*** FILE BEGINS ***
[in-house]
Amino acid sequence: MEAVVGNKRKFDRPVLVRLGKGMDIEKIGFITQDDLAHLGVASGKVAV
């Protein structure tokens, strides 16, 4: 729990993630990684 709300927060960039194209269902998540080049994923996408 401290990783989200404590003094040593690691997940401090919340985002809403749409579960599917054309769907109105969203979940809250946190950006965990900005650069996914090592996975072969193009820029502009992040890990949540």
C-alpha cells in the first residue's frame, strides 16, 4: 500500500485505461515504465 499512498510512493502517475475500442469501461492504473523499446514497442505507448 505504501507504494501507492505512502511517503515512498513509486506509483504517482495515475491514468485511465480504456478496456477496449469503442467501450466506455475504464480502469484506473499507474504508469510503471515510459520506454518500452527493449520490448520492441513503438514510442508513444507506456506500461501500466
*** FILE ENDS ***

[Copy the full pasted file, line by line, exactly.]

[in-house]
Amino acid sequence: MEAVVGNKRKFDRPVLVRLGKGMDIEKIGFITQDDLAHLGVASGKVAV
């Protein structure tokens, strides 16, 4: 729990993630990684 709300927060960039194209269902998540080049994923996408 401290990783989200404590003094040593690691997940401090919340985002809403749409579960599917054309769907109105969203979940809250946190950006965990900005650069996914090592996975072969193009820029502009992040890990949540």
C-alpha cells in the first residue's frame, strides 16, 4: 500500500485505461515504465 499512498510512493502517475475500442469501461492504473523499446514497442505507448 505504501507504494501507492505512502511517503515512498513509486506509483504517482495515475491514468485511465480504456478496456477496449469503442467501450466506455475504464480502469484506473499507474504508469510503471515510459520506454518500452527493449520490448520492441513503438514510442508513444507506456506500461501500466